When Charlotte put on the pads and laced up for their inaugural game against Campbell in 2013, Ogunjobi became the first player to wear the honorary 49 jersey.  During his first year with the Niners he registered 42 tackles and went on to record 48 his sophomore season.   Last season the 49ers made the jump from FCS to FBS football.  While the level of competition improved, Ogunjobi’s play remained consistent, if not better.  He tallied 62 tackles and 14.5 tackles for loss — a career high. Ogunjobi attributed the keys to his success to his goal-oriented mindset.

“My goal is to be the best defensive tackle, the best defensive linemen in the nation.  That’s been my goal since I started, even in high school.  If you have small goals, you’ll get small results.  If you shoot for the stars, if your goals are so big people look at you crazy — those are the types of goals you want,” Ogunjobi said.  “Belief is such a powerful thing.  If you think you’ll succeed, you will.  If you think you’ll fail, you will.  It’s not about proving anything to anyone, it’s about proving it to the person that looks back at you when you’re brushing your teeth in the morning.

Ogunjobi excels off the field as well in the academics.  He is a computer science and biology double major that has made the Dean’s List and the Athletic Director’s List during his time in Charlotte.  The determination displayed by Ogunjobi in the game can also be seen in the classroom.

“There was a time when I left the library at 5 a.m. after I stayed there all night and I had weights at 6 a.m., so I sat in front of the door until they opened at 5:30 a.m.,” Ogunjobi said.  “The coolest thing is I haven’t had a class with one of my teammates since my freshman year.  It forced me to branch out and meet different people who weren’t student athletes.”

However, excelling both in football and acadmeics isn’t an easy accomplishment.  However, it will be worth it when he walks across the stage and gets his diploma.

“Yes it’s hard, it’s very hard.  It’s frusterating at times but you have to understand that it will benefit you in the future.  Nothing in life comes easy, if you want it badly enough you’ll find a way to get it,” Ogunjobi said.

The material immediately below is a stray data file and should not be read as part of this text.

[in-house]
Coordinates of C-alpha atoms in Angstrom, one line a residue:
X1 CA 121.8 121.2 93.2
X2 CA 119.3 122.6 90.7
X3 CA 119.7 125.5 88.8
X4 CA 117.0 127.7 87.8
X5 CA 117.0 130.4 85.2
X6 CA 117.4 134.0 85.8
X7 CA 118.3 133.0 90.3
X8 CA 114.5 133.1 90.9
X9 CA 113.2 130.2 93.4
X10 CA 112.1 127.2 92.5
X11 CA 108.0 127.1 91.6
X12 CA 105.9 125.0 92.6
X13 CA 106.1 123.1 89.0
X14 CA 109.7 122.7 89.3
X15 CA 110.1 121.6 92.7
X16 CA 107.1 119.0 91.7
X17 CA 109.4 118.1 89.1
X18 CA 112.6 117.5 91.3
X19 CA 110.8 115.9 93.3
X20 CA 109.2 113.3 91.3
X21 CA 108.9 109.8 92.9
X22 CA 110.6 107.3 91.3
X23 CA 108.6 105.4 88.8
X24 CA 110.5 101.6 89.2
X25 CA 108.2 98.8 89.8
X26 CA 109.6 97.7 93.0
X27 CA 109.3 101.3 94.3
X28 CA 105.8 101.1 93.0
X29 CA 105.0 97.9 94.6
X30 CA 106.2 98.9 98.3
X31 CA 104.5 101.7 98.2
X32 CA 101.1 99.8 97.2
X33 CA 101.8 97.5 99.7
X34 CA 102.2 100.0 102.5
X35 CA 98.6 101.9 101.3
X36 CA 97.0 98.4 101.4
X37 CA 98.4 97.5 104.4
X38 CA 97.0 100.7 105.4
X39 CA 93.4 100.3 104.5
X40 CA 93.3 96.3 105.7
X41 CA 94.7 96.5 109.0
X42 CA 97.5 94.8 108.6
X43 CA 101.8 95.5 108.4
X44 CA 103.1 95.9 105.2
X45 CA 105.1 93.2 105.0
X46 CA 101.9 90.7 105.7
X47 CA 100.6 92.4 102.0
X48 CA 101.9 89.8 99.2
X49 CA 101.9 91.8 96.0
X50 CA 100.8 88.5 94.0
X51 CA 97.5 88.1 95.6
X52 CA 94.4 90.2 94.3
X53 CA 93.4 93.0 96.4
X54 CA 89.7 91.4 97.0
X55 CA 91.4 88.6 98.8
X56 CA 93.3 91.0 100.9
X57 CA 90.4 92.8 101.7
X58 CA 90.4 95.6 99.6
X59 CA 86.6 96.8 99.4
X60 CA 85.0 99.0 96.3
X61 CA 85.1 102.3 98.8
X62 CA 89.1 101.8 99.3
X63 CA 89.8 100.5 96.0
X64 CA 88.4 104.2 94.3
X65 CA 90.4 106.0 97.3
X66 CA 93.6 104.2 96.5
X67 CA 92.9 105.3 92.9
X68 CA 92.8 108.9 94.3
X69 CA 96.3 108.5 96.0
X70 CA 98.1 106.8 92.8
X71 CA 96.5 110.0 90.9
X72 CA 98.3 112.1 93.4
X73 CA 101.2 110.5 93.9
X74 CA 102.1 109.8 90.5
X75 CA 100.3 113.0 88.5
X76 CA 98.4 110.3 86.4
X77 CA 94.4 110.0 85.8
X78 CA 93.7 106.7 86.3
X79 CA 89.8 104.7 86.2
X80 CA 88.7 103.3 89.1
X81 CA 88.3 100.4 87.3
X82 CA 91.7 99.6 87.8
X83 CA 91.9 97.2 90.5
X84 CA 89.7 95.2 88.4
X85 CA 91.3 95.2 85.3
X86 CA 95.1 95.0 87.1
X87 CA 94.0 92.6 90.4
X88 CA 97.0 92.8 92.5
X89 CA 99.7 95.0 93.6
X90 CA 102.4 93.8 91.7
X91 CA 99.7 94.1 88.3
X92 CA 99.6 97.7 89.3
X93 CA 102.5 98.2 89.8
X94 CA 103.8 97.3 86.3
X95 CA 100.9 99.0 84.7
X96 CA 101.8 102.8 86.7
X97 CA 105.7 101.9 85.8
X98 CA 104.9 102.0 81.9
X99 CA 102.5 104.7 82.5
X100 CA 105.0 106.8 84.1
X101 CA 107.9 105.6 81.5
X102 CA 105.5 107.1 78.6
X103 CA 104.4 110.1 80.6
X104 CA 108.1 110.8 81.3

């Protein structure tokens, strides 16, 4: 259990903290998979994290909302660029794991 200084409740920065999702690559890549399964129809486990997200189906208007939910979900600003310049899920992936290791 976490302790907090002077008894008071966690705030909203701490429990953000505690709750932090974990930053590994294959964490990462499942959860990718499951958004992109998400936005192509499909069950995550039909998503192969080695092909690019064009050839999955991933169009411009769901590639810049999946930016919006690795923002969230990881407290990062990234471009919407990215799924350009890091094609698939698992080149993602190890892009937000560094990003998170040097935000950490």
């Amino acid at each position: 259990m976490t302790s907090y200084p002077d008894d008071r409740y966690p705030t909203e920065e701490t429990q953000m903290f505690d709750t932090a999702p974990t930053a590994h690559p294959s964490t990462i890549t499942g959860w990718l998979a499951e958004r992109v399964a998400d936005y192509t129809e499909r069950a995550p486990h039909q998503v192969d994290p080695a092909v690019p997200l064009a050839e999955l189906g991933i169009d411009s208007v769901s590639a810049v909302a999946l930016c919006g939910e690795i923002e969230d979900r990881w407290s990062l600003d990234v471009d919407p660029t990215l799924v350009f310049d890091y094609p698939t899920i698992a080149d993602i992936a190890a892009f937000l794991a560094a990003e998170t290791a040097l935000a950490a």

Ogunjobi tracks the ball carrier. Photo by Kathleen Cook.
Ogunjobi tracks the ball carrier. Photo by Kathleen Cook.

Coming into the Niner Nation with the inaugural recruiting class a two-star recruit, Ogunjobi has proved himself.  His name sits in the record books next almost to anything that has to do with the defensive side of the ball: total tackles, tackles for loss,  sacks and quarterback hurries.  His name is now being tossed around the tables of various NFL teams and draws NFL scouts to every game.

“It’s surreal.  Everything i’ve worked for is happening, but that doesn’t mean I can take my foot off the gas,” Ogunjobi said.

One of the main reasons he has worked hard is so his sister, Faith, wouldn’t be bullied on as she went into high school.

“Growing up, I got picked on because I was big.  I didn’t have anyone to look up to.  My sister doesn’t have to get picked on because she’ll have an attribute that makes her different.  I want to give her that attribute.  I want her to be able to say ‘Yeah, my brother plays in the NFL,’” Ogunjobi said.

Being a part of the 49er program and being the only player on the roster to start all of Charlotte’s games during the program’s short history, Ogunjobi has set the bar extroidinarly high for those coming after him.

“It’s all about the legacy you leave.  It’s how you’re remembered.  A lot of other things fade away, but there are other things that remain set in stone.  I am a part of history,” Ogunjobi said.

Kathleen Cook is the sports editor of the Niner Times and from Wake Forest, North Carolina. When the junior communication major/journalism minor isn't covering the 49ers, she enjoys spending time with her family, friend, and dog. Kathleen can also be found cheering on the Panthers every Sunday and rooting for the Washington Nationals.